New York -- It rained the other day, so of course the whole city fell to pieces. Subways stopped running, poisonous water started running off construction platforms onto hapless pedestrians, and a few thousand newly arrived Americans showed off a newly learned skill by driving as close to the sidewalk as possible so the maximum number of slobs got drenched. Splash.
It's the sort of vignette that makes out-of-towners chuckle and editors congratulate themselves for hiring a New York correspondent. Sure, Bawlamer has its drawbacks, they think, but it all looks a lot better compared with decrepit New York City.
And then, before they feel too sorry for their soggy hack, they always say: "But you New Yorkers are tough. You can handle anything, right?"
Gamely we grin and agree, and repeat stories about how tough " New Yorkers are. But deep down we like the city's condition about as much as picking up a favorite book and watching the paper crumble when the pages are turned. It's especially angering because, as one friend put it, you realize at times how awesome the place could be if it didn't have half the social problems of the nation dumped on its doorstep.
Or, for that matter, if it didn't have a bunch of half-wits running to be mayor. While the city crumbles, the two major candidates have wallowed in self-righteous posturing on race, religion, history and industrial policy.
Irritated? Sure, because when it comes right down to it, no one really gives a hoot about these issues. New Yorkers want their streets paved, subways rebuilt, neighborhoods better policed and costs cut. Arguing about who is offended by the word "fascist" (really, they did) solves nothing.
The proof is a recent poll by Louis Harris and Associates. Harris polled 1,500 people who had recently moved to New York from other parts of the country, 1,500 who had recently left and 2,800 current residents.
Maybe the poll was just taken after a thunderstorm, but it showed that 45 percent of current residents would like to move away from the city within the next three years. Their reasons matched those of the people who had left: safety, dirt, high taxes.
That might seem depressing, but it really shouldn't be. The reason is that those problems are precisely within the grasp of the city government. Few say they leave the city because of international socio-economic reasons. They just want the city to run better, see that this isn't going to happen within any reasonable time and so leave. Fix the problem, and many might stay.
And it's not like they really want to leave the city. Most, the poll showed, regretted leaving; they liked the city's energy, its parks and its cultural offerings.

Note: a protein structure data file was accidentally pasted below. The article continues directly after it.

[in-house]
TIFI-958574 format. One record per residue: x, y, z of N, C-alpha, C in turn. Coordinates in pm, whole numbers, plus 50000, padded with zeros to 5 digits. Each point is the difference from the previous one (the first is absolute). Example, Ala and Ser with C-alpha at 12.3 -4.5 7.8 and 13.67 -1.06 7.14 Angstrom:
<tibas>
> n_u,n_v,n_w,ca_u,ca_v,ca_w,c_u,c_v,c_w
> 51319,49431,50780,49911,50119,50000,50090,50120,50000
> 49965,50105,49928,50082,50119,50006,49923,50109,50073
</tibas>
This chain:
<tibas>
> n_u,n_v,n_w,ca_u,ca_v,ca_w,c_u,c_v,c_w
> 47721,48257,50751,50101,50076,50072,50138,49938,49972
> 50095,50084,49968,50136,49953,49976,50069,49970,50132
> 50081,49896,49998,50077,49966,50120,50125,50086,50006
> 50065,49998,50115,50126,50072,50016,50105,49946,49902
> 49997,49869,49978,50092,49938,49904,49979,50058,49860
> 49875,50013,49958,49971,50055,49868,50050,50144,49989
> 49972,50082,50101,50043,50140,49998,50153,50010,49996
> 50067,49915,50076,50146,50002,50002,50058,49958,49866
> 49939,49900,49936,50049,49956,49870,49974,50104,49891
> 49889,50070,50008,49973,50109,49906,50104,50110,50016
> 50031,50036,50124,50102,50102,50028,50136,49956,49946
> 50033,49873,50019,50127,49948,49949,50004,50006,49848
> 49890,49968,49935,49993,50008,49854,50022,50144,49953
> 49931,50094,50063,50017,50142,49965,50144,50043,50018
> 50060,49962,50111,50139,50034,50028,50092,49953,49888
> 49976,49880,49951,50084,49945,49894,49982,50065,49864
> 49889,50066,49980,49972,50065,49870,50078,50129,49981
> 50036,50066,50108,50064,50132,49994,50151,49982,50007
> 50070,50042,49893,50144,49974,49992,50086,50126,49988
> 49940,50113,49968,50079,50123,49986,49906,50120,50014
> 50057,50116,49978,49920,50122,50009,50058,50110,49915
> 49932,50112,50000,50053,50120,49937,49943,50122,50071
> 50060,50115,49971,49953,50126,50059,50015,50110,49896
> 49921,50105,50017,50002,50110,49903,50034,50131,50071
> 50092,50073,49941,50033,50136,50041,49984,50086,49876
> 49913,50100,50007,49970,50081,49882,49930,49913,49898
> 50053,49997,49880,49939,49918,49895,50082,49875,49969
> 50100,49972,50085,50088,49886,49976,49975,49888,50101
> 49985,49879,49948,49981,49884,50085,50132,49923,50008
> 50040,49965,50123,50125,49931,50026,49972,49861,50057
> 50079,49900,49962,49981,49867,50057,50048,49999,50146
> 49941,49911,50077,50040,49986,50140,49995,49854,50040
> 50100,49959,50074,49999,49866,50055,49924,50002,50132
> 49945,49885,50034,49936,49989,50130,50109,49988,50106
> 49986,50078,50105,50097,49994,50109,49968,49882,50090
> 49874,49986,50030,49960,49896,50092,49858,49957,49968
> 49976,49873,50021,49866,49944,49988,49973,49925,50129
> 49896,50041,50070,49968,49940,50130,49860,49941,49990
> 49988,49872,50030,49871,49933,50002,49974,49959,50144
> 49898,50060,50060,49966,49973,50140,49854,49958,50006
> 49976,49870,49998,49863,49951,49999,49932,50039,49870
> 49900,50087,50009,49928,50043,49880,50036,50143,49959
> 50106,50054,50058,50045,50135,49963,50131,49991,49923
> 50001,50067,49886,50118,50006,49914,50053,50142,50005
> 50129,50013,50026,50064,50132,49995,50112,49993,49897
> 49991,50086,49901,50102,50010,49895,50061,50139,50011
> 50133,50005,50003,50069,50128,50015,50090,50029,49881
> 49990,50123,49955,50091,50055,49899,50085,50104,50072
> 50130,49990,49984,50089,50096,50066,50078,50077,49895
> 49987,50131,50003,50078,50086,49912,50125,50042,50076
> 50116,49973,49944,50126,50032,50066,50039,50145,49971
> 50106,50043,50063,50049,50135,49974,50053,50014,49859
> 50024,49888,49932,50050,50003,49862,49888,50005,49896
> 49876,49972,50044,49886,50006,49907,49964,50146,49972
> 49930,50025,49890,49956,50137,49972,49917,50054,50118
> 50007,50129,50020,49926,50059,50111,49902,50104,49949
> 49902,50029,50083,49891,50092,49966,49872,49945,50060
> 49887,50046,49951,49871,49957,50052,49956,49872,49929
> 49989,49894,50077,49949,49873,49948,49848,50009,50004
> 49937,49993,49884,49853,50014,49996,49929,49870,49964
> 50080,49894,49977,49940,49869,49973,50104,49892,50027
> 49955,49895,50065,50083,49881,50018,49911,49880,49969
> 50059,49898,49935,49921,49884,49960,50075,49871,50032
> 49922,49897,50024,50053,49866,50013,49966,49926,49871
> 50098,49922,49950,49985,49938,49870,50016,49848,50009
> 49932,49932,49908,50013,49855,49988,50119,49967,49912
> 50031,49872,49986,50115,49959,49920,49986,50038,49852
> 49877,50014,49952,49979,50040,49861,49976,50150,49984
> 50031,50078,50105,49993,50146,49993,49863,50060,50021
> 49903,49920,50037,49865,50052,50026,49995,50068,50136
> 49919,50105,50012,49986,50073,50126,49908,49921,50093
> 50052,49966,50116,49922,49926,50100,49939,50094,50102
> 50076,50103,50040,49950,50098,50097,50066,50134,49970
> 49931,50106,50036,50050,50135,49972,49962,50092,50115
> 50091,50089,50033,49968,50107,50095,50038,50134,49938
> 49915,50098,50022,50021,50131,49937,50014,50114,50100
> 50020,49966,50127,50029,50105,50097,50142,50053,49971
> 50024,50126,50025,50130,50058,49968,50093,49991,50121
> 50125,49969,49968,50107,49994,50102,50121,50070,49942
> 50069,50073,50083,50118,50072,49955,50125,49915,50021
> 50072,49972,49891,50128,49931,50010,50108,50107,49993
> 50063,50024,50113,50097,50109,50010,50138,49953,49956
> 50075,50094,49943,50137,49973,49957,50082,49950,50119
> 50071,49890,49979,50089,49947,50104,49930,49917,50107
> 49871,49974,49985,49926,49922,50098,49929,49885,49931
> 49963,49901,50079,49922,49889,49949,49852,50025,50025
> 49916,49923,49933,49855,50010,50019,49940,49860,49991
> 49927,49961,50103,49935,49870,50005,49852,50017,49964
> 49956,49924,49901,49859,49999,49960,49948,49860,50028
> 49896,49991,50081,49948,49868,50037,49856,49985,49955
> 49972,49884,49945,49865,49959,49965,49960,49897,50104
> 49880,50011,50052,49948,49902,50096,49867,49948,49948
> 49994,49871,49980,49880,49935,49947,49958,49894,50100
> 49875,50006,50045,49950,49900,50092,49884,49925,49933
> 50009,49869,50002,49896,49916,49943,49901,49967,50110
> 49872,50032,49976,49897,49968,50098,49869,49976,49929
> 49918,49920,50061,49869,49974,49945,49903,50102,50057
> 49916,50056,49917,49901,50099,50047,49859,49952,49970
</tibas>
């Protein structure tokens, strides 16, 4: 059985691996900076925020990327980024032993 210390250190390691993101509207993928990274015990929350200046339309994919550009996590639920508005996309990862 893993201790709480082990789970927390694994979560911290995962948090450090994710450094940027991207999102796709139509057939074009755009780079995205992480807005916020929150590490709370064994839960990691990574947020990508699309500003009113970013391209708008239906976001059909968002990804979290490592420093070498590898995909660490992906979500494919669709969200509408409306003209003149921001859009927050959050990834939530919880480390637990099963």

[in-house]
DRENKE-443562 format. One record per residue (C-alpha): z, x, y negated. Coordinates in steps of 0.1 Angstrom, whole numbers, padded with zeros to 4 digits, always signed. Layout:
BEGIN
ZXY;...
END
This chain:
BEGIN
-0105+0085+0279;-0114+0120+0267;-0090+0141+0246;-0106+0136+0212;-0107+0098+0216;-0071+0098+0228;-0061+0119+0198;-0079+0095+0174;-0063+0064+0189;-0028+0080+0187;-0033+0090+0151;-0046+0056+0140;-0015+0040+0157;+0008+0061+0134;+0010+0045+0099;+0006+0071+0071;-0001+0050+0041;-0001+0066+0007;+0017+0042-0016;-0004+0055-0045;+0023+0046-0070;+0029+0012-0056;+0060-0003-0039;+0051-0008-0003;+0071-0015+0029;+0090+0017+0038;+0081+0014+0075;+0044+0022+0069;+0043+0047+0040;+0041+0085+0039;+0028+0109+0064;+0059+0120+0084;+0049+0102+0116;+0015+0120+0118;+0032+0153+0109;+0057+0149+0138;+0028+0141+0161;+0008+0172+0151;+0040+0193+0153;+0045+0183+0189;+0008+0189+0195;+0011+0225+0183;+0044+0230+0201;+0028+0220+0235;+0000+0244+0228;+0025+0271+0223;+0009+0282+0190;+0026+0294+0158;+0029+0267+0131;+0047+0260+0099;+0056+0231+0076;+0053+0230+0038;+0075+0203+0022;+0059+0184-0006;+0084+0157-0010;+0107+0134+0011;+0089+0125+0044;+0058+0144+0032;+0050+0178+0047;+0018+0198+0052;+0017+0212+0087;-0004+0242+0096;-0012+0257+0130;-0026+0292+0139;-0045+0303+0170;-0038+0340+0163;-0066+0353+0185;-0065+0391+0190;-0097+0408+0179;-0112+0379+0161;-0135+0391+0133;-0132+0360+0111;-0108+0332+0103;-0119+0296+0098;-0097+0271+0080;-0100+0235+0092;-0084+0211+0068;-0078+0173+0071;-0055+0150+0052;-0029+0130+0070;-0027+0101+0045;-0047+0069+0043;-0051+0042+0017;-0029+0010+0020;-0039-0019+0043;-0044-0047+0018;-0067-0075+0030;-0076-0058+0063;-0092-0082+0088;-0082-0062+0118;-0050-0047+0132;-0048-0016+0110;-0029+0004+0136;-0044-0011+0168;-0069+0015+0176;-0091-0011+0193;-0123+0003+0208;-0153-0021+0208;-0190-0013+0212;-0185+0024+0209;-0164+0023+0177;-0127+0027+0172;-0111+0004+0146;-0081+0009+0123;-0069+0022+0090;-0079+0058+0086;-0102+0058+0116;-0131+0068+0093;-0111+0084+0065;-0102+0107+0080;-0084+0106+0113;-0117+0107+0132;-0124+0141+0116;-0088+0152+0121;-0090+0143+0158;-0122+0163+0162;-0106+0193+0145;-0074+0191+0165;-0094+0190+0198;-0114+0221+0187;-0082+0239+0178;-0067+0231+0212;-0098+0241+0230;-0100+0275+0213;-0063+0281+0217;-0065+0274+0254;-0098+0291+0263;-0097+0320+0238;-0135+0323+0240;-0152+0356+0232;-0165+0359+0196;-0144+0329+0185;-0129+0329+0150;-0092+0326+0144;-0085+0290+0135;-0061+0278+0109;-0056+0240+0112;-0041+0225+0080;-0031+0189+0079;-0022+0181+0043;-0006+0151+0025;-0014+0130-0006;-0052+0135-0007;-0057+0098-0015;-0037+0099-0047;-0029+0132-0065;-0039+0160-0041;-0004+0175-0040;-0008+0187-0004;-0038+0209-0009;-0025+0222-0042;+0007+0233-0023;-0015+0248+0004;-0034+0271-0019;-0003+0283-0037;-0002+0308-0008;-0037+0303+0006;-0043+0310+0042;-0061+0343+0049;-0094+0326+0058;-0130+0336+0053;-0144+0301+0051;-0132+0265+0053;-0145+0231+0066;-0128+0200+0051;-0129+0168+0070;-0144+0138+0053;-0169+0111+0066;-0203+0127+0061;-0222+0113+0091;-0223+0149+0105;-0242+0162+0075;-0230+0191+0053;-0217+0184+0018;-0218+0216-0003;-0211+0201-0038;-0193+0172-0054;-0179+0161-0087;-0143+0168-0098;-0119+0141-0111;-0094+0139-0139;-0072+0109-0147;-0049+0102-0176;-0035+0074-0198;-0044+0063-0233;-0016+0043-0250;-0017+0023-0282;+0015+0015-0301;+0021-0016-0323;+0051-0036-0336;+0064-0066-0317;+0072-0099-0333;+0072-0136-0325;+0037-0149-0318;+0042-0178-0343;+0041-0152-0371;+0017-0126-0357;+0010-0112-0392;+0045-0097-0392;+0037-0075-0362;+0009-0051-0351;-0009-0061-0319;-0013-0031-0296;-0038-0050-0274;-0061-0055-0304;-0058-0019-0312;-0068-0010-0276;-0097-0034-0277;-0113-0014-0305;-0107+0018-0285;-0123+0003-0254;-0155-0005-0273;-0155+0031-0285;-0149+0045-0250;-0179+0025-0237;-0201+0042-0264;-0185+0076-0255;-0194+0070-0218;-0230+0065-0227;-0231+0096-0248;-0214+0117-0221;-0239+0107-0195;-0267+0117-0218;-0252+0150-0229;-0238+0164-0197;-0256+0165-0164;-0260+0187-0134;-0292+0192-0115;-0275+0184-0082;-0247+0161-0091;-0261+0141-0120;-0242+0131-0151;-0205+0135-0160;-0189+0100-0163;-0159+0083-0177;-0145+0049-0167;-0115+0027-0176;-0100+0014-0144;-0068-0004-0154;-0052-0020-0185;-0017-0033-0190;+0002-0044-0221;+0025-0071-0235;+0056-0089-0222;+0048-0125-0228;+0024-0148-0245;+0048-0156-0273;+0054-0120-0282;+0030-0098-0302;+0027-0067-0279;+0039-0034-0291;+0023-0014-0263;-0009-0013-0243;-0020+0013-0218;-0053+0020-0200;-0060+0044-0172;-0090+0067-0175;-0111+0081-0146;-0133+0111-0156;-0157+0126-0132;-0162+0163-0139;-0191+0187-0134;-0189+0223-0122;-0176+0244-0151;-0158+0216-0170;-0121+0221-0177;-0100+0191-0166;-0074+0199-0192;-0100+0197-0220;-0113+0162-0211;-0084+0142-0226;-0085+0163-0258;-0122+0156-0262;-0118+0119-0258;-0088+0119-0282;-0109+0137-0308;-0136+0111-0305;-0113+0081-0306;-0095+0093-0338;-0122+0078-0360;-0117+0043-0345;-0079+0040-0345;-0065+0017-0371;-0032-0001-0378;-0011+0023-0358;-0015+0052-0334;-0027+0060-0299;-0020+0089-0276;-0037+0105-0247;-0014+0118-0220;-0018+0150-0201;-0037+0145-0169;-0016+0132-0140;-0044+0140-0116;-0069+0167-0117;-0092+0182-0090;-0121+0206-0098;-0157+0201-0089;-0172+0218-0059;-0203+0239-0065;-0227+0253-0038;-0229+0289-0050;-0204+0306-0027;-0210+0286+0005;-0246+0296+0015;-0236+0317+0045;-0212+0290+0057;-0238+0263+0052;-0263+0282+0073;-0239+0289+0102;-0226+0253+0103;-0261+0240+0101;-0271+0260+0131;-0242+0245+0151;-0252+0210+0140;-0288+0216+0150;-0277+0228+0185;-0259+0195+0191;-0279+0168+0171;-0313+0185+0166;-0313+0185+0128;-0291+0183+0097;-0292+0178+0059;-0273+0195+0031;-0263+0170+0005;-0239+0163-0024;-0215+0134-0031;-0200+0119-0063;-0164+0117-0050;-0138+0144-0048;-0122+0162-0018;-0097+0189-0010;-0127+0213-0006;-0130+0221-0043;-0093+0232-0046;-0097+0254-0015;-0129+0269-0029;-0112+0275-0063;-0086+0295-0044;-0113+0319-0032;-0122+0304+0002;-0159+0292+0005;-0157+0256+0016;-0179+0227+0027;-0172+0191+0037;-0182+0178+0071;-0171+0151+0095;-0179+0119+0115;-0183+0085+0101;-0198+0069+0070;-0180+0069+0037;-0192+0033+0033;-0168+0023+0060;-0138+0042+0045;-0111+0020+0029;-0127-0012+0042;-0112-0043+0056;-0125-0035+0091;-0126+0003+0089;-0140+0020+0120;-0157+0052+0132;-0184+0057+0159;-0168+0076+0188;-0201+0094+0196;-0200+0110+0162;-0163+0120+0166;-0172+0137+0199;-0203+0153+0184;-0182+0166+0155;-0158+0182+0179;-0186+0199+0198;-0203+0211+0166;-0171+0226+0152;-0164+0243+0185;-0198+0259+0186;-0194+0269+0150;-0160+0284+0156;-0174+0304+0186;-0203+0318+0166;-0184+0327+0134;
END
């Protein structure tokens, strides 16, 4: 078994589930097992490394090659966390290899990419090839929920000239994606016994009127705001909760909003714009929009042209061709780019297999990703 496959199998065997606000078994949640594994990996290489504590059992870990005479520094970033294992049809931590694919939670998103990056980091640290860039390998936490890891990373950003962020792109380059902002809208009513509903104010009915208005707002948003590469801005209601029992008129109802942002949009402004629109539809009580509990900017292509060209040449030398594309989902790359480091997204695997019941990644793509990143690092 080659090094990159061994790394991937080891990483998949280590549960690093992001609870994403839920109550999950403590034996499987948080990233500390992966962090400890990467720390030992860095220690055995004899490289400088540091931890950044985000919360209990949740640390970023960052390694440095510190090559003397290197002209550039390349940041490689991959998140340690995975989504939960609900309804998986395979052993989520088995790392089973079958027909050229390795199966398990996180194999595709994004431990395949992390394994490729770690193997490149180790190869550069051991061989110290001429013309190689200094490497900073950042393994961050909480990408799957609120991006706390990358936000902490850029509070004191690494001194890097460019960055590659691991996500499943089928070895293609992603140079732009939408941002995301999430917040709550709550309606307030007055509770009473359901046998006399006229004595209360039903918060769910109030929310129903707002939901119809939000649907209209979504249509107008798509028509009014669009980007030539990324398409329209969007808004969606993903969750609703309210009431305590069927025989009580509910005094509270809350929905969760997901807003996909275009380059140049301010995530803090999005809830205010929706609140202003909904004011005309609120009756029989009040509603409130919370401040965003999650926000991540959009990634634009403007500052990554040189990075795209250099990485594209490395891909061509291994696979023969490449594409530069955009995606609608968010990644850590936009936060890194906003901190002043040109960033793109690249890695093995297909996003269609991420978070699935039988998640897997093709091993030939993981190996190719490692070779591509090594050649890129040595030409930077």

What really gets to people, though, is the sense of flabby malaise that permeates the city. No one who has seen a New York street being repaved can be optimistic about the city coming to grips with the future. A recent repaving of 6th Avenue near The Sun's New York bureau started two months ago and is due to take another four. All they're doing is repaving the street, one of the most important in New York, but it'll take six months.
Why the incompetence? It's not that the city is under-funded or strangled for cash. New York city has an annual budget of $31 billion, higher than all but three states in the nation. The problem is that much of this money is spent on social services that few would identify as a municipal government's responsibility.
The city, for example, is spending $6.9 billion this year on social services and only $575 million on sanitation. Nearly $900 million is spent in a unique exercise for a U.S. city -- subsidizing hospitals -- plus another $700 million on other health services. In comparison, only $146 million is spent on parks and a piddling $70 million on the arts, the backbone of the city's single biggest ++ industry, tourism.
Of course health and human services are pressing needs, but if New York is going to keep its residents, it will have to make the city attractive and functional. Solving national social problems is beyond any one municipality and should be left to the state and federal governments, a practice that other cities follow.
And keeping people here will become an even more pressing issue in coming years, especially as the nation builds an information highway. The fiber optic network will allow even more firms to leave the city without feeling that they're cut off from the business or financial worlds. In other words, people won't be held hostage any longer, and more will leave.
Of course none of this is part of the election. The Democratic incumbent, David N. Dinkins, has not begun any major reforms over the past four years, Meanwhile, Rudy Giuliani, the alleged conservative running against him, loves nothing more than to boast about being endorsed by the police and firefighters unions, two organizations with the most arcane and bizarre work rules of any union known to human history.
This makes it unlikely that change will take place, whichever of these two giants wins the race. (It's touching to note that New Yorkers once named their sports teams "Giants," isn't it?) It's a depressing thought and makes it likely that when it rains a few years from now and even more of the city is paralyzed, don't be surprised if even fewer New Yorkers are there to grin and bear it.
L Ian Johnson is New York correspondent for The Baltimore Sun.